Waiting for The Cinder Block of Internet Dismay

Do you ever look at that SEND button, and know–even before you push it–that what you’re saying is probably more controversial than you know?

I’m pretty good at self-censoring the political content. In the first place, it just doesn’t travel well. After all, does someone in Britain or New Zealand really care that I hold my local city council personally responsible for the water main break the other day? I mean, if someone had employed the judicious use of condoms, their son would never have hit that pipe with a backhoe, but you pretty much have to be from my town to care. Definitely my state.

In the second place, that’s a slippery slope into a rant–FREE CONDOMS FOR EVERYONE (except the nuns, that would be a waste of taxpayer money)–and do I really want my website to be the no-holds barred, ultimate fighting championship of the world?

Not really.

I spent plenty of time stuck between the republican, the democrat, the dentist and the gynecologist at family gatherings, and I have no desire to relive the experience.

Maybe I’m still left with that feeling of the futility of talking about it.

After all, the only consensus anyone ever came to was a preference for patients with big… mouths.

Okay. Yes. Moving right along.

Every now and then, the urge to say something overcomes me, and I say it, and then, I wait for the backlash. Most of the time, the backlash never comes, either because I don’t have that big a following outside my immediate sphere of internet influence, or because everyone in the whole entire world agrees with me.

Every now and then, though, there’s something I know touches on the political, and I still wind up saying it because someone’s in danger (right now, at this moment), or because I just don’t have the sense to keep my mouth shut.

So, you say the thing that everybody’s been dancing around for political correctness’ sake, and hold your breath.

There’s that feeling that you’re about to be hit by the great cinder block of internet derision.

Yesterday, I heard the story of a girl whose brand-new college roommate is in an abusive relationship. There are two elements that I should point out here: American dormitory rooms (including the one these girls are in) tend to be about 15feet x19feet with the bathroom down the hall. And the college semester started about a month ago, so they have known each other for about a month.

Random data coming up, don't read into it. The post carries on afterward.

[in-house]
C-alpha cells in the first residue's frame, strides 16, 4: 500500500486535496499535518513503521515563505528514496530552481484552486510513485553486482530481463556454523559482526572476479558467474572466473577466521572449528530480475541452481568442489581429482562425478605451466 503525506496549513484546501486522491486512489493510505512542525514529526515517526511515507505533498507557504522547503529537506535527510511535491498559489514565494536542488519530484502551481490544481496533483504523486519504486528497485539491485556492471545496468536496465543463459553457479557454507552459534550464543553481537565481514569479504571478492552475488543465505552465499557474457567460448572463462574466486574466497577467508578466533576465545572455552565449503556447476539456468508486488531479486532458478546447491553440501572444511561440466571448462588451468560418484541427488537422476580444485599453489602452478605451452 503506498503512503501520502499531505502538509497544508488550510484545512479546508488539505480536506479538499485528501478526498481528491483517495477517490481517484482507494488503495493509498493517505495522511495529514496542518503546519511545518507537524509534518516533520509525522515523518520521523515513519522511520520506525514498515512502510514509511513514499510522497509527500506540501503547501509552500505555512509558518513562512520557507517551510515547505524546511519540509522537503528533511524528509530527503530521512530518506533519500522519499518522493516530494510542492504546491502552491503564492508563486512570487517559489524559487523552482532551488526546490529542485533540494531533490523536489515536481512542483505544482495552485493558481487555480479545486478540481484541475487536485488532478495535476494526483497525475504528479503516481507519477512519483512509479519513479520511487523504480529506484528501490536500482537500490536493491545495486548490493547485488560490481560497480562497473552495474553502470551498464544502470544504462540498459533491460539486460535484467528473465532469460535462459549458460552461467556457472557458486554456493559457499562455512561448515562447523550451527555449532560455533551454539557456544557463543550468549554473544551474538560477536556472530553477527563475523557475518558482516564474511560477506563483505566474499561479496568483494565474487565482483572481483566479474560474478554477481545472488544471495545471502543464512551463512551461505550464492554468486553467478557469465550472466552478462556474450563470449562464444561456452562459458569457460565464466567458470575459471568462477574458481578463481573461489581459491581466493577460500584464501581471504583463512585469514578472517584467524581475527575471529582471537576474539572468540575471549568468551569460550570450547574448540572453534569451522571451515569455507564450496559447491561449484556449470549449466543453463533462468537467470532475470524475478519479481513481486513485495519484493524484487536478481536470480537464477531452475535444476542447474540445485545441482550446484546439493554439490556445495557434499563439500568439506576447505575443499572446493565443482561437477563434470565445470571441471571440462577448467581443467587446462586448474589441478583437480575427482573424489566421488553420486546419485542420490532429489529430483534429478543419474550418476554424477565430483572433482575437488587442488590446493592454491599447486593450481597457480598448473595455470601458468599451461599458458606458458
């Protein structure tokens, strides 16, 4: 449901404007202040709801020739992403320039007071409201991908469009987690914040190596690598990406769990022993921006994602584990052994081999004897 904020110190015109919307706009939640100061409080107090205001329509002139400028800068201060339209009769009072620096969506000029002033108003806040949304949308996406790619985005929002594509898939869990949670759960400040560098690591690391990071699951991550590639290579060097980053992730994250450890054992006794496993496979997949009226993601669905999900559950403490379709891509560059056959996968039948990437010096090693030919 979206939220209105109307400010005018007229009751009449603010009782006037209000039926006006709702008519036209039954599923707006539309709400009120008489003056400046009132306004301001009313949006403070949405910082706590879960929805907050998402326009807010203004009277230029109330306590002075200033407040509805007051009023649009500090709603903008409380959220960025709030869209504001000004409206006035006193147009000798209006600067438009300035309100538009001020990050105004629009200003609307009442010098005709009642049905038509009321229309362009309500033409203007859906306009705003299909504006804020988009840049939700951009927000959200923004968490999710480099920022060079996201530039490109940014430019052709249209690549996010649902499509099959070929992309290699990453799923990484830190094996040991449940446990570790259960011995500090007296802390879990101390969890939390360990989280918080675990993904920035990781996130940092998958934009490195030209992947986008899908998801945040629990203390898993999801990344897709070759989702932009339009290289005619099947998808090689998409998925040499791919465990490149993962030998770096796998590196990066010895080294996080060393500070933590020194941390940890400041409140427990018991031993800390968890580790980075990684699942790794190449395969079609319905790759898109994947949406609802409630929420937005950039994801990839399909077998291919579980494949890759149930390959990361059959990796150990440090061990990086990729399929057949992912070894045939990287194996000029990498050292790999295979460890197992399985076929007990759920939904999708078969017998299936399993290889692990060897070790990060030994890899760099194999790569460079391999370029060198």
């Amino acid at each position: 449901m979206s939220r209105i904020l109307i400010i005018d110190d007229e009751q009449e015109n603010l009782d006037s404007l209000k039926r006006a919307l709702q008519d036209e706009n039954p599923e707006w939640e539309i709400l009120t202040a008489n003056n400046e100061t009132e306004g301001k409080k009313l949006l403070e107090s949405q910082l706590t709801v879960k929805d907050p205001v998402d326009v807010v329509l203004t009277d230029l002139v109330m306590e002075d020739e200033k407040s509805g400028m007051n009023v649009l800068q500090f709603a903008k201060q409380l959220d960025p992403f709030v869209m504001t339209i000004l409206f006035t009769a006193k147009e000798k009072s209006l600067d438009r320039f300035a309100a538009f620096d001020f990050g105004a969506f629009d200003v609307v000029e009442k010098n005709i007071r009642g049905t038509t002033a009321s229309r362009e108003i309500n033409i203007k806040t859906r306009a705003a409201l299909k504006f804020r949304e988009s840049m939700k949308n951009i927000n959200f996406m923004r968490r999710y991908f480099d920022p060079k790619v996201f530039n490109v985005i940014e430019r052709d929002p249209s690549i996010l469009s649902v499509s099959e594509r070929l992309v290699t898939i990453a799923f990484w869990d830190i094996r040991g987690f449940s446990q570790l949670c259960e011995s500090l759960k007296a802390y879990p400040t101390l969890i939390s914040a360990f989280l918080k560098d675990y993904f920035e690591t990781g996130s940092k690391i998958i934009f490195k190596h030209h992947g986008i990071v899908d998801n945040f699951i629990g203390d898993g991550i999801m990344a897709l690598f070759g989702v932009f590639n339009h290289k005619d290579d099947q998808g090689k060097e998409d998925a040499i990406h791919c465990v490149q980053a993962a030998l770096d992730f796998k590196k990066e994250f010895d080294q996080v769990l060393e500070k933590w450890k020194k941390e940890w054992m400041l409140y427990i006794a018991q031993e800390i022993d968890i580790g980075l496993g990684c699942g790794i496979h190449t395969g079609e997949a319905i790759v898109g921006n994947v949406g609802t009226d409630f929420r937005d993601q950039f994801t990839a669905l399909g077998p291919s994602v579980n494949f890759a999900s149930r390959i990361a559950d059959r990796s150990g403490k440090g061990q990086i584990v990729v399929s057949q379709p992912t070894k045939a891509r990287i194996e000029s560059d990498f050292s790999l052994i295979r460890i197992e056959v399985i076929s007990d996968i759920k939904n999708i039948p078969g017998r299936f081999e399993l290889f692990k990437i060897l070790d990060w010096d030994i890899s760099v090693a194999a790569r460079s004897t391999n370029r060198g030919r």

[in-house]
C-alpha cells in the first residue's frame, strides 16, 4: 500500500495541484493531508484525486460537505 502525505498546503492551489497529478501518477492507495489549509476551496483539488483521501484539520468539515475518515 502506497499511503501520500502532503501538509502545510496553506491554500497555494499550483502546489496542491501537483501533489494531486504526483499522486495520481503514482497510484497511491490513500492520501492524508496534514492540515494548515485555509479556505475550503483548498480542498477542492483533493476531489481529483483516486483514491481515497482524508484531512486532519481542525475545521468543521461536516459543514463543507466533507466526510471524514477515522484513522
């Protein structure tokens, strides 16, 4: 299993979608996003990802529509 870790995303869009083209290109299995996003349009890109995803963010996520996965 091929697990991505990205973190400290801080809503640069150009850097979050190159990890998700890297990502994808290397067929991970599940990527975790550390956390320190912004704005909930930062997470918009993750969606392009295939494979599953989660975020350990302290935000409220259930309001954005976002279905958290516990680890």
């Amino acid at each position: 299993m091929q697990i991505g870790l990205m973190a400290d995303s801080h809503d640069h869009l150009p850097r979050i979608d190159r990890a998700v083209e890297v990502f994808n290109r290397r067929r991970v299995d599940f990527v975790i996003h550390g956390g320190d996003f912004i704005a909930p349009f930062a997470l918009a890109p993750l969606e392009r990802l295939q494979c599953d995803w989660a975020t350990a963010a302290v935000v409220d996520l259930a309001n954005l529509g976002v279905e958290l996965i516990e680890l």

Well, there’s what’s really happening. Then, there’s the fraction of that the girl’s willing to tell a roommate she’s known for a month. And then, there’s the fraction of that the roommate is willing to tell her mother.

The mother was asking what to tell the daughter.

Uhm… Gee… what would I tell my daughter?

GET. THE. FUCK. OUT.

NOW.

Don’t get me wrong. I believe the other girl should be safe, too. Hell, I’ll even say I think she should dump the bum, if half the story is true.

But sharing a 15×19 room with someone who’s in that kind of situation is not safe, and it’s certainly not conducive to learning to spend your life wondering what’s going on and if your roommate is going to come home.

There’s a difference between “supporting” someone in a bad situation and putting yourself in the line of the bullet.

And nothing says “I’m concerned for your safety” like… well, “I’m concerned for my safety.”

I also included information on how to switch roommates, in case that’s the problem. Not everybody is aware that changing is an option, and I happen to believe that the girl who’s the very first person in her family to go to college deserves the same safety as the girl whose mother just picks up the phone and calls the dean.

So, I’m sitting back and waiting for the cinder block.

But as of right  now, I get a few extra rep points on that forum (it’s one that’s visible to the public, not a private forum), and some very quiet murmurs of agreement.

 

3 thoughts on “Waiting for The Cinder Block of Internet Dismay

  1. Alexandra says:

    I love this paragraph – ‘I spent plenty of time stuck between the republican, the democrat, the dentist and the gynecologist at family gatherings, and I have no desire to relive the experience.’
    I catch cinder blocks in real life too.

  2. My New Year’s resolution every year is to ask the awkward questions. Why be docile and complacent? If we don’t comment and stand up for those in danger (or anything else we don’t agree with), who will? Don’t be your grandmother, who never said boo, didn’t drive, and stayed home, subjugating her needs for others. Speak out and be proud.

    • Karen says:

      I’ve gotten much more selective about what fights I’m willing to get into, at least in part because we’re becoming more and more prone to tuning each other out. I have to have a reasonable expectation that what I say will benefit someone, or I’m just adding more heat to the firestorm we’re all in.
      My family of origin is very much a microcosm of the current political system. None of them are speaking, anymore.

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